Notre-Dame de Paris, press release n°3
The lead is spinning around the cathedral. The dust flew away from their stony nests and the 4000 scaffolding tubes that leaned against the collapsed spire. Lead is everywhere and it is not displayed anywhere. The surroundings of the cathedral have become cult places of insanity, such as the street Cloître-Notre-Dame. The cathedral strengthening yard is suspended but in the street, the business continues. Lead micro and nano particles that fall from bells, statues and pinnacles are said to be blocked by a palisade. In Paris, since the evening of 15 April, there is a Chernobyl smell in the air in terms of information.
The general doctrine promoted by the Law on the Modernisation of Civil Security signed in 2004 by 11 ministers, including the Minister of Culture, is to speed up disasters. After the Notre-Dame fire and the industrial-scale melting of lead, it was the on-the-spot or slow race and secrecy that were on the agenda. Meanwhile, herds of lead dust have been wandering on roofs, sidewalks, pavements, public and private gardens and in the Seine. Road and pedestrian traffic are vectors for the sowing of lead dust.
The public authorities and the Paris City Hall are putting forward “lapses in the racket of regulations” to exonerate themselves. In terms of lapses, they are memory lapses. As early as 1932, the British Medical Journal denounced “the slow, subtle and insidious saturation of the metabolism by infinitesimal doses of lead prolonged over a long period of time”. It is now accepted that from 12 µg lead/l blood, a child is likely to lose part of his or her ability to learn to read, remember and converse and that from 15 µg/l blood and 36 µg/l adults can suffer from kidney and cardiovascular diseases.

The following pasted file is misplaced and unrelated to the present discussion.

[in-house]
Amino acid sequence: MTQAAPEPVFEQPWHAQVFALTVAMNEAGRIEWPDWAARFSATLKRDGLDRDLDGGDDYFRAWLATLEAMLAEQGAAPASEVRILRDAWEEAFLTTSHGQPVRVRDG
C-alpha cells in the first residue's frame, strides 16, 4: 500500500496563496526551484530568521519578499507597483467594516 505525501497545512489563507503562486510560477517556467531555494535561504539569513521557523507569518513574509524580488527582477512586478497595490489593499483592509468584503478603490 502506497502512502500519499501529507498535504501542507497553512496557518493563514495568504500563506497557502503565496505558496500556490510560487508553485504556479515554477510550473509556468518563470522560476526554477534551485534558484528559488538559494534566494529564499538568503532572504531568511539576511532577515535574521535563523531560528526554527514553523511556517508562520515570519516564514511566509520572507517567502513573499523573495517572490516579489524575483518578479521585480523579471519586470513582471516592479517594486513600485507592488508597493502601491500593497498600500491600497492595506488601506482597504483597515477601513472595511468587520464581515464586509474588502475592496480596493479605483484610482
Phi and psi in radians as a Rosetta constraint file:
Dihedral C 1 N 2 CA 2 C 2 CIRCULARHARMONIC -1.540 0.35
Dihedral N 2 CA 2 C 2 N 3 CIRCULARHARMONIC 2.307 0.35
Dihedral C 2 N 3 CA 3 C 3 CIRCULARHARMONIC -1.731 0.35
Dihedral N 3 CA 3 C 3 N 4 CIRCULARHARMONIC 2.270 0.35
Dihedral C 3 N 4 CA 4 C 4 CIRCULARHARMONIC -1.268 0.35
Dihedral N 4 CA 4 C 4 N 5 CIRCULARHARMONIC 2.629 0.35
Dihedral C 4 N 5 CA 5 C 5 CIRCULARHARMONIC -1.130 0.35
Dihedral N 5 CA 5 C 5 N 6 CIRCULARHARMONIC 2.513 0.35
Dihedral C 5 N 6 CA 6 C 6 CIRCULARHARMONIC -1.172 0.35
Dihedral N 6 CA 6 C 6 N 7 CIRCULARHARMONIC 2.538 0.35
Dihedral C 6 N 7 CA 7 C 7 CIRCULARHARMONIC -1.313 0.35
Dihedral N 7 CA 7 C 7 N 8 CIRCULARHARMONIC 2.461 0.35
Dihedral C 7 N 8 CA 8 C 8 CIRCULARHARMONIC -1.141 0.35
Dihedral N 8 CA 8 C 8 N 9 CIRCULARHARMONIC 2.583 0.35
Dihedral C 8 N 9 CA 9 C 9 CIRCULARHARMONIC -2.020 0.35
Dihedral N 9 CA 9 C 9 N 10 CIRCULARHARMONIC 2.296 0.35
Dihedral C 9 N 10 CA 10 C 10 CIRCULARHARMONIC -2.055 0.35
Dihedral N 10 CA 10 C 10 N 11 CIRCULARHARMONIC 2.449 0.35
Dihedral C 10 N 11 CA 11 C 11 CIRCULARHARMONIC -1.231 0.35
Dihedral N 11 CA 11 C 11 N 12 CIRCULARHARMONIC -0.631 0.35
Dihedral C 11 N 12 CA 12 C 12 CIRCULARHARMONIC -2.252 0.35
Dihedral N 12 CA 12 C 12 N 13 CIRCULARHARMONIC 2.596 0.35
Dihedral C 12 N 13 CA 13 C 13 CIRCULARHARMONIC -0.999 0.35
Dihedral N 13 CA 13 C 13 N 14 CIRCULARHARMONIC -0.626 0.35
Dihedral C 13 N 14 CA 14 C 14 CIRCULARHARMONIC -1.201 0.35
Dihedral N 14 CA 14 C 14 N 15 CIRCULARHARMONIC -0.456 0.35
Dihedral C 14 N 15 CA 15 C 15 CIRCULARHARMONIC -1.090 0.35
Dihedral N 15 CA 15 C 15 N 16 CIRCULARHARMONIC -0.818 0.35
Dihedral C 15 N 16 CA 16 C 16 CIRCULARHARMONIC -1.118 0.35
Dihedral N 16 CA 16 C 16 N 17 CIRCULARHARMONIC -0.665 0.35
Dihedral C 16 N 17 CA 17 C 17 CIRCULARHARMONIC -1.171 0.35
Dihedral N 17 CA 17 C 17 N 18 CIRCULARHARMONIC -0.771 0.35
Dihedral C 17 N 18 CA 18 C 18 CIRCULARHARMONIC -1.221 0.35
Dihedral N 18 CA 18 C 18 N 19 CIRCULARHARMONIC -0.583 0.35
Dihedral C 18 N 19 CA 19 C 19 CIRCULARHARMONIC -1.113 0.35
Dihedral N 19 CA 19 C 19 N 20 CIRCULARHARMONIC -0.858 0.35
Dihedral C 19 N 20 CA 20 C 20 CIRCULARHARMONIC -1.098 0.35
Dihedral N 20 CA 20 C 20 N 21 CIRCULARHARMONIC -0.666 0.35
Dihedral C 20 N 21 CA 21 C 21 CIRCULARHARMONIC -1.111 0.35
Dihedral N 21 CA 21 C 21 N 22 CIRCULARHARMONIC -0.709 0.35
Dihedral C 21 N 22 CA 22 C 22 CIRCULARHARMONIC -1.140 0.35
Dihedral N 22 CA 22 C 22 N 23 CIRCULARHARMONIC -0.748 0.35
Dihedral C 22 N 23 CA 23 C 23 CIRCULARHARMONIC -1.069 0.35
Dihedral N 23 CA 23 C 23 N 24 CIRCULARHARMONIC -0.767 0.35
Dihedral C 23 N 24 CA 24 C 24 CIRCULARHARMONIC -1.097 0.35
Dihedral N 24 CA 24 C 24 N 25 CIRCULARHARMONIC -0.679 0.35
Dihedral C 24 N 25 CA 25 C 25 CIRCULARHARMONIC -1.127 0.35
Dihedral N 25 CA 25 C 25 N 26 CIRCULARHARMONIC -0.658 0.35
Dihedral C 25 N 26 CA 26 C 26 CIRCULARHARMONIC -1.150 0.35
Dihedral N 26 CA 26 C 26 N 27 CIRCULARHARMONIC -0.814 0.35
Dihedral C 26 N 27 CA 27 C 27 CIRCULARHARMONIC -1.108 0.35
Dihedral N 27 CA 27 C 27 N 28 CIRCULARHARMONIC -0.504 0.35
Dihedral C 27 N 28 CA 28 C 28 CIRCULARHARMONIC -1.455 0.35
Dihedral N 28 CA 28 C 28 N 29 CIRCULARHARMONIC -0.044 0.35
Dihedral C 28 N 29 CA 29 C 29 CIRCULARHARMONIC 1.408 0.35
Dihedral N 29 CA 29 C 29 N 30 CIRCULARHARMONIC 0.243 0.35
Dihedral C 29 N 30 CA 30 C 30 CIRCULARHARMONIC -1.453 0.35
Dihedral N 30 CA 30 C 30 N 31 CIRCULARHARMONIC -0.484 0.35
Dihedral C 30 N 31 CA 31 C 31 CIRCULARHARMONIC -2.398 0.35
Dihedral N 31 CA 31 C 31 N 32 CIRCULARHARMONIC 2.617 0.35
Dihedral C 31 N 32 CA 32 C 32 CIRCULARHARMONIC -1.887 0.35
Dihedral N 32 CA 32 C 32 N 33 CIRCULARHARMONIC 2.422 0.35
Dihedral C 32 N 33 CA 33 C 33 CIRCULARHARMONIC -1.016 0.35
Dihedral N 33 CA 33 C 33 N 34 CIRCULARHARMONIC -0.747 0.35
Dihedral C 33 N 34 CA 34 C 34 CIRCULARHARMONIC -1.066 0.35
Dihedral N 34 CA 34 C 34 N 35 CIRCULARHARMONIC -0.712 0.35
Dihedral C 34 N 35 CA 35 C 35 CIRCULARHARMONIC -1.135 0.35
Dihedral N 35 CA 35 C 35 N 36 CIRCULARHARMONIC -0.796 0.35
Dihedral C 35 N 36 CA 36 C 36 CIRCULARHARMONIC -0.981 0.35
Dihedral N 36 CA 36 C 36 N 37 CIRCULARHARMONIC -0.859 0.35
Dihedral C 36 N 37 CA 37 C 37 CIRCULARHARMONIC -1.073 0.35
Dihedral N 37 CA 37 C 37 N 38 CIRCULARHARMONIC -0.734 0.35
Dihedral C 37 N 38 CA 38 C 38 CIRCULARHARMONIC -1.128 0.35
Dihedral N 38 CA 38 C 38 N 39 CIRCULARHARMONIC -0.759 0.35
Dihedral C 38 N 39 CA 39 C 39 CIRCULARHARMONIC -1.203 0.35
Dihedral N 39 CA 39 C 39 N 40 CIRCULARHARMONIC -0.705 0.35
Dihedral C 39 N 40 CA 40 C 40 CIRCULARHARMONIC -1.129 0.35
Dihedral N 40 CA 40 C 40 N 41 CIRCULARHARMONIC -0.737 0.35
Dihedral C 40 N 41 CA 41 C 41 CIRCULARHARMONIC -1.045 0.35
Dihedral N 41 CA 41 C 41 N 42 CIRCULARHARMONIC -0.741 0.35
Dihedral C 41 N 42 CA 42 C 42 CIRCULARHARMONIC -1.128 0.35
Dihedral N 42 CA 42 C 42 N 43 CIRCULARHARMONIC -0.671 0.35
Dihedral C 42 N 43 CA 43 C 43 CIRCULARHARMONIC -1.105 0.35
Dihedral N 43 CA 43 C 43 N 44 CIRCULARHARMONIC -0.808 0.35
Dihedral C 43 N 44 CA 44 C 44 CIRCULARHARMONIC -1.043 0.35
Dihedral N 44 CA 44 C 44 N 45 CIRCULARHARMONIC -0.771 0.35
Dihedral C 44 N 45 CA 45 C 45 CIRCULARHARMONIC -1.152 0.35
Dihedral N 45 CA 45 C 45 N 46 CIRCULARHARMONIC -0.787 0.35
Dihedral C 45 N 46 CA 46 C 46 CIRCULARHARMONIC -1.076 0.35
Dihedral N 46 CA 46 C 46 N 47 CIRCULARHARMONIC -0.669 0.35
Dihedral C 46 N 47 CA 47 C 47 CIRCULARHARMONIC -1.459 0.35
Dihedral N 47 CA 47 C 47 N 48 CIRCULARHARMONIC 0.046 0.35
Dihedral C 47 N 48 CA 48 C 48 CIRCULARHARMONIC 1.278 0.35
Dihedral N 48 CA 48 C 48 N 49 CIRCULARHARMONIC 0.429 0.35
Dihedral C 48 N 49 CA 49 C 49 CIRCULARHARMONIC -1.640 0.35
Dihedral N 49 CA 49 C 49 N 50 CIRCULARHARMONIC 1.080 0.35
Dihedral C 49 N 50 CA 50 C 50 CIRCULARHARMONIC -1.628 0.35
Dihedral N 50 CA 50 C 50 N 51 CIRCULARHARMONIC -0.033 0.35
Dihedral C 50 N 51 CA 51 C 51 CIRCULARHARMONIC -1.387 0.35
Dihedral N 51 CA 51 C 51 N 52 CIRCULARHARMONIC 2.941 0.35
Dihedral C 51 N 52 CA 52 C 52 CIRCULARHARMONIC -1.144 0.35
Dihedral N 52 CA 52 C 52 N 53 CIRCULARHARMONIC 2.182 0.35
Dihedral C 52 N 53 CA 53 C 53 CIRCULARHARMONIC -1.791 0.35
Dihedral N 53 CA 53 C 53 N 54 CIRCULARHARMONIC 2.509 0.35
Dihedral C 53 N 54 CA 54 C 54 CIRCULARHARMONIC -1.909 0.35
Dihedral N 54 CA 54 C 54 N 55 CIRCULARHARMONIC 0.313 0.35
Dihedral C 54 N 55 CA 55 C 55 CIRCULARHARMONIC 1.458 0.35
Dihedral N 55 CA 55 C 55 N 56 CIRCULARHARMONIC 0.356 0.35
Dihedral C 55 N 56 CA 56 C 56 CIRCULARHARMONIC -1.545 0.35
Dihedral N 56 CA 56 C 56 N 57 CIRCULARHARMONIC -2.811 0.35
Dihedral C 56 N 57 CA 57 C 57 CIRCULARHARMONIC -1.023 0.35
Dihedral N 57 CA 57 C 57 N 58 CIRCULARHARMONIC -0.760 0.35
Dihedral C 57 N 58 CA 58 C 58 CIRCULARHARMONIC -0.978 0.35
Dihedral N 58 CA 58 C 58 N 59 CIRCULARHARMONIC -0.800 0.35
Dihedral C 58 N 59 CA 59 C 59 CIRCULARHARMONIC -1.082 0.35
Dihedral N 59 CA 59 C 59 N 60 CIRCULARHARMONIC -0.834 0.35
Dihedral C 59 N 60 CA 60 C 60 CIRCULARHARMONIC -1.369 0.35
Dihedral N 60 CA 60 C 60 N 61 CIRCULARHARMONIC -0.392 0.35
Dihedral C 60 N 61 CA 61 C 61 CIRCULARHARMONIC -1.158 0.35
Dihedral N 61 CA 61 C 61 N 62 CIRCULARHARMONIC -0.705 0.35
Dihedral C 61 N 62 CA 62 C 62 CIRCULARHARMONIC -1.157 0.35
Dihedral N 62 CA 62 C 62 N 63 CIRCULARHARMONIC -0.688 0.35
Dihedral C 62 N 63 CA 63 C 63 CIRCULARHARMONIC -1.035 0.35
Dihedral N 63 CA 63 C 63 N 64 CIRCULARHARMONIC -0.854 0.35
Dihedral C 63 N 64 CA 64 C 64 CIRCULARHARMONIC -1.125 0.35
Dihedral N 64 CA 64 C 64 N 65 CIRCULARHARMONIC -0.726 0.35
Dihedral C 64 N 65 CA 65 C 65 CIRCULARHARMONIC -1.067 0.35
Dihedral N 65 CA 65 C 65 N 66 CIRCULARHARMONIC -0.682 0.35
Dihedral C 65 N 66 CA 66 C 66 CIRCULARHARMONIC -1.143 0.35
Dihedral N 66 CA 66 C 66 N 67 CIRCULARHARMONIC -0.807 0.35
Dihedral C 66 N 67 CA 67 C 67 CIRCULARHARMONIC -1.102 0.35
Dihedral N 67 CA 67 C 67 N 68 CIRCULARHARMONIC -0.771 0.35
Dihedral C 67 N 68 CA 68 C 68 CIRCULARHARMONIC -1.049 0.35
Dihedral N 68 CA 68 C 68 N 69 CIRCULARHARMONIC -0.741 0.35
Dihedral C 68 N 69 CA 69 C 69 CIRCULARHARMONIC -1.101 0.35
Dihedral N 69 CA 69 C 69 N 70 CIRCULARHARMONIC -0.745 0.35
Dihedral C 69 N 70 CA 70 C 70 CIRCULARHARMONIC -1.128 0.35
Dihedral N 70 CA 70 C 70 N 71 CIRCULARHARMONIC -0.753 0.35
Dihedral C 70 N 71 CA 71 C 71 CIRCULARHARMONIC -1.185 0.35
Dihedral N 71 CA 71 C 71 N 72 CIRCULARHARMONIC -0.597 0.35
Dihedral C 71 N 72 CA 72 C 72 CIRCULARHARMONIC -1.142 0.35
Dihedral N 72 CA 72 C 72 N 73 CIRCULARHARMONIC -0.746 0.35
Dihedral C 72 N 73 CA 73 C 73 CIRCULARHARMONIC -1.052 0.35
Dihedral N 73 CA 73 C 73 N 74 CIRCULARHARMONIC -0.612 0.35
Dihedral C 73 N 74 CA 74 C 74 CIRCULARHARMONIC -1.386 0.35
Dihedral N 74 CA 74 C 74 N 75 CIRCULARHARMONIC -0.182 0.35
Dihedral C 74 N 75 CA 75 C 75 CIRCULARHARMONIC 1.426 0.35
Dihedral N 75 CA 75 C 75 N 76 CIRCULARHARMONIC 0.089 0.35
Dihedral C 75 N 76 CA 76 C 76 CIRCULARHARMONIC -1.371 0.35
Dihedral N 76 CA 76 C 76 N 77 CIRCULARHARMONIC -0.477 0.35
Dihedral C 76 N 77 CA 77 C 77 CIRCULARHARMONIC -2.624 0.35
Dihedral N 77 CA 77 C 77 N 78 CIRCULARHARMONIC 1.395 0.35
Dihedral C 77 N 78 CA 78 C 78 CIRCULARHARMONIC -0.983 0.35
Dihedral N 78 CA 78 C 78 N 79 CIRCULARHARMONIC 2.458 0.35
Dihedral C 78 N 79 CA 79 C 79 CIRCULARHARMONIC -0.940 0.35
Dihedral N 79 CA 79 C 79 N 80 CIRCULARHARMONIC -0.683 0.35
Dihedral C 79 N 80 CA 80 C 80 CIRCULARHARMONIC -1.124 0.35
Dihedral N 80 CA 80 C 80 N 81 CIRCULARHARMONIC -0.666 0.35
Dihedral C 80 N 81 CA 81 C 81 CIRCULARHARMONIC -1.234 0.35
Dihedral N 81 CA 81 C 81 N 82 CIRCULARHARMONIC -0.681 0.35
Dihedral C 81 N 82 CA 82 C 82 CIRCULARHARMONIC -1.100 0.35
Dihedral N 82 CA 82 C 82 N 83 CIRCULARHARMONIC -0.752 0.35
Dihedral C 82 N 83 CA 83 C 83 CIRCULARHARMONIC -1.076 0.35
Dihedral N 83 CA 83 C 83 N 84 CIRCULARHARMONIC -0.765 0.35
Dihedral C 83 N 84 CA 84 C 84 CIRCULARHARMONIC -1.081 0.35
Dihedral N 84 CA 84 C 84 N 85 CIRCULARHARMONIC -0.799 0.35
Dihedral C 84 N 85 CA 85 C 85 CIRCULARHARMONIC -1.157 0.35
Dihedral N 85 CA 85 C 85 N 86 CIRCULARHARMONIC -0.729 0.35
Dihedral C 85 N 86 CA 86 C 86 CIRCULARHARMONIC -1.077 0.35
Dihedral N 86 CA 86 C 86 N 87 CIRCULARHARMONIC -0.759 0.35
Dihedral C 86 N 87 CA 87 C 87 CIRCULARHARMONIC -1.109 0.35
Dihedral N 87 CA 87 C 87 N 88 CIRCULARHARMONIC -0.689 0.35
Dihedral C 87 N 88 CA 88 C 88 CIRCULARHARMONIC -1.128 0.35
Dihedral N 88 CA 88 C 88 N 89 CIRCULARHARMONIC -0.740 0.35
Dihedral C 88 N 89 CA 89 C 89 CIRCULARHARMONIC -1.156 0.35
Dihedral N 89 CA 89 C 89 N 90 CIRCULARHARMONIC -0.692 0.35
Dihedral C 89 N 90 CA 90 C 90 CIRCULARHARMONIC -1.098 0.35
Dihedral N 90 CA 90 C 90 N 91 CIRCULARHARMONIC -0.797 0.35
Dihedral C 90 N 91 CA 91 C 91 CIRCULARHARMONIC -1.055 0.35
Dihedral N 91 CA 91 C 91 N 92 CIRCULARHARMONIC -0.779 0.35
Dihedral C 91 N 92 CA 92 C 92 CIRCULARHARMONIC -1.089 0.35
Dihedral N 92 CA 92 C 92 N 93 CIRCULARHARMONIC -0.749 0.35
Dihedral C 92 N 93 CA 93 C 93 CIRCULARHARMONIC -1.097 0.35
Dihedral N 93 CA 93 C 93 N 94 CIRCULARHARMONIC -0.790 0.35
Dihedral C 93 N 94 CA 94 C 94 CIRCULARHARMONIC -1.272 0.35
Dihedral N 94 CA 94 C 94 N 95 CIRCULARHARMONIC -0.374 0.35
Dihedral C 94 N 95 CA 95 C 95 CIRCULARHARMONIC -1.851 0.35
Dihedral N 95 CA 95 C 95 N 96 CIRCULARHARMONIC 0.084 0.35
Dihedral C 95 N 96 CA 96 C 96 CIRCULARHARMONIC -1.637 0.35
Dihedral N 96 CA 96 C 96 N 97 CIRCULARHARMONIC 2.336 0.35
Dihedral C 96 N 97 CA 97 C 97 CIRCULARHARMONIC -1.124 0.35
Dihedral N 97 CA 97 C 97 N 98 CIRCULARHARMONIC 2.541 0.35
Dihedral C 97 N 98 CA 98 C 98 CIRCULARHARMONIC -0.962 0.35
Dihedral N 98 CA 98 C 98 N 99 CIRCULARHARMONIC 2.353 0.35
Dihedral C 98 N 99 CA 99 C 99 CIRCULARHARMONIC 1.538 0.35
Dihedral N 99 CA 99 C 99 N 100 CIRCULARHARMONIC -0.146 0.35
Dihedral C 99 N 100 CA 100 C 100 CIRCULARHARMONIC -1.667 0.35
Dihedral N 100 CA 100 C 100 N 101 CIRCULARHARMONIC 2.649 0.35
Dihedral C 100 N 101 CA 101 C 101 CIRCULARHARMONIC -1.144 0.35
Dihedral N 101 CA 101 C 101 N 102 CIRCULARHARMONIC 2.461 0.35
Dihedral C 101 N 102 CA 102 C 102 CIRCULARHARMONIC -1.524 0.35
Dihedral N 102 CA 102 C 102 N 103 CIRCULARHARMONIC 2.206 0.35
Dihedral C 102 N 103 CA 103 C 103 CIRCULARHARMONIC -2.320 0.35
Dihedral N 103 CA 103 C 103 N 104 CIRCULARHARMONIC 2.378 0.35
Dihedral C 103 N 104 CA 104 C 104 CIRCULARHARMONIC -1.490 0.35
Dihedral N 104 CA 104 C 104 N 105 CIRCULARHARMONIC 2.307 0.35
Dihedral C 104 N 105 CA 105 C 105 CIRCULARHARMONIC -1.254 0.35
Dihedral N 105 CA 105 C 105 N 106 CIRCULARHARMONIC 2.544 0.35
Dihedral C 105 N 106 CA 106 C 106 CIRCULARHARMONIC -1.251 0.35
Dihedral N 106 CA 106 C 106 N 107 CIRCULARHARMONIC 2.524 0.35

There are also vision and logic lapses in the Paris Police Prefect. “There is no danger to each other’s lives” “Walking on lead is strictly safe” according to him. However, he confirms that walking on lead dust leads to them being brought back into homes and that this importation poses a health risk to children. Nor does the Paris Police Prefect see tourists with young children leaning on railings and taking a food break on toxic sidewalks on the square in front of Notre-Dame square or on the Archevêché quay.
Under the direction of the Ministry of Culture and Philippe Villeneuve, chief architect of historical monuments, the organization of the yard is going in reverse. In addition to the insufficient training and protection of employees, the toxic waste removed from the cathedral has been piled up for the past 3 months in big bags stored on the square under some marquees, which over time, winds and airborne dust have also become waste. The elite of the Ministry of Culture has long wandered around the square and inside the cathedral in a suit and tie. The bad example comes from above.
The Diocese of Paris itself contributed to the inconsistency of the words and approaches by organizing a mass inside the cathedral in a miraculously dust-free chapel, without carrying any Personal Protection Equipment other than white operetta helmets.
Fortunately, the judiciary keeps a cool head. The first president of the Paris Court of Appeal has been conducting a lead sampling campaign since 26 July at the Palais de Justice on Ile de la Cité in the vicinity of Notre-Dame de Paris.